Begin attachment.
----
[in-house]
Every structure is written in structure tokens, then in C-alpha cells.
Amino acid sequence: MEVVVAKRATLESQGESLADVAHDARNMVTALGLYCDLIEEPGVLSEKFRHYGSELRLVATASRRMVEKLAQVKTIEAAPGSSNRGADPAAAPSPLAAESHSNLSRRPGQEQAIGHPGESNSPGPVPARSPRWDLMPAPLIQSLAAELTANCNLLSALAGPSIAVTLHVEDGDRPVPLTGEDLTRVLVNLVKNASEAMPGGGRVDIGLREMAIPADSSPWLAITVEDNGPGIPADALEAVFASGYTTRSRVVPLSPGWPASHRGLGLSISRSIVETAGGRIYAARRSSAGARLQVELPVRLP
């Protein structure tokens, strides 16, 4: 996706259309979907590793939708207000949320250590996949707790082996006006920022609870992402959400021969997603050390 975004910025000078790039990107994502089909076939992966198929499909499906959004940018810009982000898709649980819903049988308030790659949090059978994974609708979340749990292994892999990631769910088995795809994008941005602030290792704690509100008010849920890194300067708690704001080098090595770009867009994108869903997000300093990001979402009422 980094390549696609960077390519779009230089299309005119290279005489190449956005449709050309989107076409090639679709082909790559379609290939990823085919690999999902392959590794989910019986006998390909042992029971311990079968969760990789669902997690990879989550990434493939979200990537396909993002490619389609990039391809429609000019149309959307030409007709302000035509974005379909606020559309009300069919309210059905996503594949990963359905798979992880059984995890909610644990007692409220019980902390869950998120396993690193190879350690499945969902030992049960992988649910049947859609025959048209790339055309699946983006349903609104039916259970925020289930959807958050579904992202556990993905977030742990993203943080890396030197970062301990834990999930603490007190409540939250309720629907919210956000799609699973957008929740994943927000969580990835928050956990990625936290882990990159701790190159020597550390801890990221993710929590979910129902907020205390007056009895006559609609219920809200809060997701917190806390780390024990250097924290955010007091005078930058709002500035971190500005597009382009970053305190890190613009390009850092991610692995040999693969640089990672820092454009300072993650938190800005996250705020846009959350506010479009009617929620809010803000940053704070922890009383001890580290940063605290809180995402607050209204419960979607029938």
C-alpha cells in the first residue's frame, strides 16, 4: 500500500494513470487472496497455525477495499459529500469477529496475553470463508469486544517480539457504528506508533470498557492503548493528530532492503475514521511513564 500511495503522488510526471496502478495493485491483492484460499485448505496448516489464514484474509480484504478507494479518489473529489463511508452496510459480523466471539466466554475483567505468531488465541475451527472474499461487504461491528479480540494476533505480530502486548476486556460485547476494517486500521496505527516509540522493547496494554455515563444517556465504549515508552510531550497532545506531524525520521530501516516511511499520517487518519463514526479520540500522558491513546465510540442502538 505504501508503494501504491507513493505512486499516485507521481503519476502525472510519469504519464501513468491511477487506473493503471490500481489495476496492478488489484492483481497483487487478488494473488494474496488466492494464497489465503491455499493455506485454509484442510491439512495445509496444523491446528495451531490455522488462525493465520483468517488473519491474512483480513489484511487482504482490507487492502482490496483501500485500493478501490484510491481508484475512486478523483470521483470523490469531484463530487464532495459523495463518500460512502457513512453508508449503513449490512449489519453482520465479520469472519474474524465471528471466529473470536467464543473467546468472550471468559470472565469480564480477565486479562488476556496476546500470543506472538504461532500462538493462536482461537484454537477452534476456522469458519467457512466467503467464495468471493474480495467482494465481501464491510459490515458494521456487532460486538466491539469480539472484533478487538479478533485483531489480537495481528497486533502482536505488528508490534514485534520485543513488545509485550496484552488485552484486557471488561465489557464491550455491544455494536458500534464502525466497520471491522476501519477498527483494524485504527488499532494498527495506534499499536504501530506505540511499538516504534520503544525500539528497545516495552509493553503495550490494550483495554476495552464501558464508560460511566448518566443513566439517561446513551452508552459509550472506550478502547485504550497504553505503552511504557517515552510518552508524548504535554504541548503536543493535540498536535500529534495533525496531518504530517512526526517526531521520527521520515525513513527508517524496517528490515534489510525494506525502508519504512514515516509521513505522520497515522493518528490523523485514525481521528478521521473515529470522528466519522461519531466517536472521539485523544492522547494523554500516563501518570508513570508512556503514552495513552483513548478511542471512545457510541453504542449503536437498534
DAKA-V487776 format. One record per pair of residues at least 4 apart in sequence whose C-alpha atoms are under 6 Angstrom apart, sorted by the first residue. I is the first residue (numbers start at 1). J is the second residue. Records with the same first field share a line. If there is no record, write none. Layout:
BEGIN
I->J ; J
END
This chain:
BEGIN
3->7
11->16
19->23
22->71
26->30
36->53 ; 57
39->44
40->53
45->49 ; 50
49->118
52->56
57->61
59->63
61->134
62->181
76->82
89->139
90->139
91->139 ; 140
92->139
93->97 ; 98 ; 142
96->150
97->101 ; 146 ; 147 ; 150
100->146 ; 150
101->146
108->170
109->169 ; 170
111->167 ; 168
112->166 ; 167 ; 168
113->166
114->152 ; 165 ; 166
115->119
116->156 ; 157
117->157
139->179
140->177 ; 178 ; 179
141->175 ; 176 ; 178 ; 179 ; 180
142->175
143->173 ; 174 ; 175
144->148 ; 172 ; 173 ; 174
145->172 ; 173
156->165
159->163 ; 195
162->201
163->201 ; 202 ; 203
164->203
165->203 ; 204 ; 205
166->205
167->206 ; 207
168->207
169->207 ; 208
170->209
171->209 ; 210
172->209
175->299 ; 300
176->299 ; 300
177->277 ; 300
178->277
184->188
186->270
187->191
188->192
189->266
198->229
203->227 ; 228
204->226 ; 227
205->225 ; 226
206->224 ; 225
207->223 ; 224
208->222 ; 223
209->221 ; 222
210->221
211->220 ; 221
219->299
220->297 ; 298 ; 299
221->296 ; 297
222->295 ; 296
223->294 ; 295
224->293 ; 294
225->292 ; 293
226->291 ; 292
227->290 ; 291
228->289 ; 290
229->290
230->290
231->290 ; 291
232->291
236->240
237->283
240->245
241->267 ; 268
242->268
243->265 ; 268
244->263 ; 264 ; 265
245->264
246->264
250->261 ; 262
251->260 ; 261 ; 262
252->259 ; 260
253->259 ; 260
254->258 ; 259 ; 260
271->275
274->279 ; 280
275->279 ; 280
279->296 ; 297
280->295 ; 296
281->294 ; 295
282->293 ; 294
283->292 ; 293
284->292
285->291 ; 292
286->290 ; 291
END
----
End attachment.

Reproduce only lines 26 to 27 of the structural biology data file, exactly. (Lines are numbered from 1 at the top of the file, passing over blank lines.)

62->181
76->82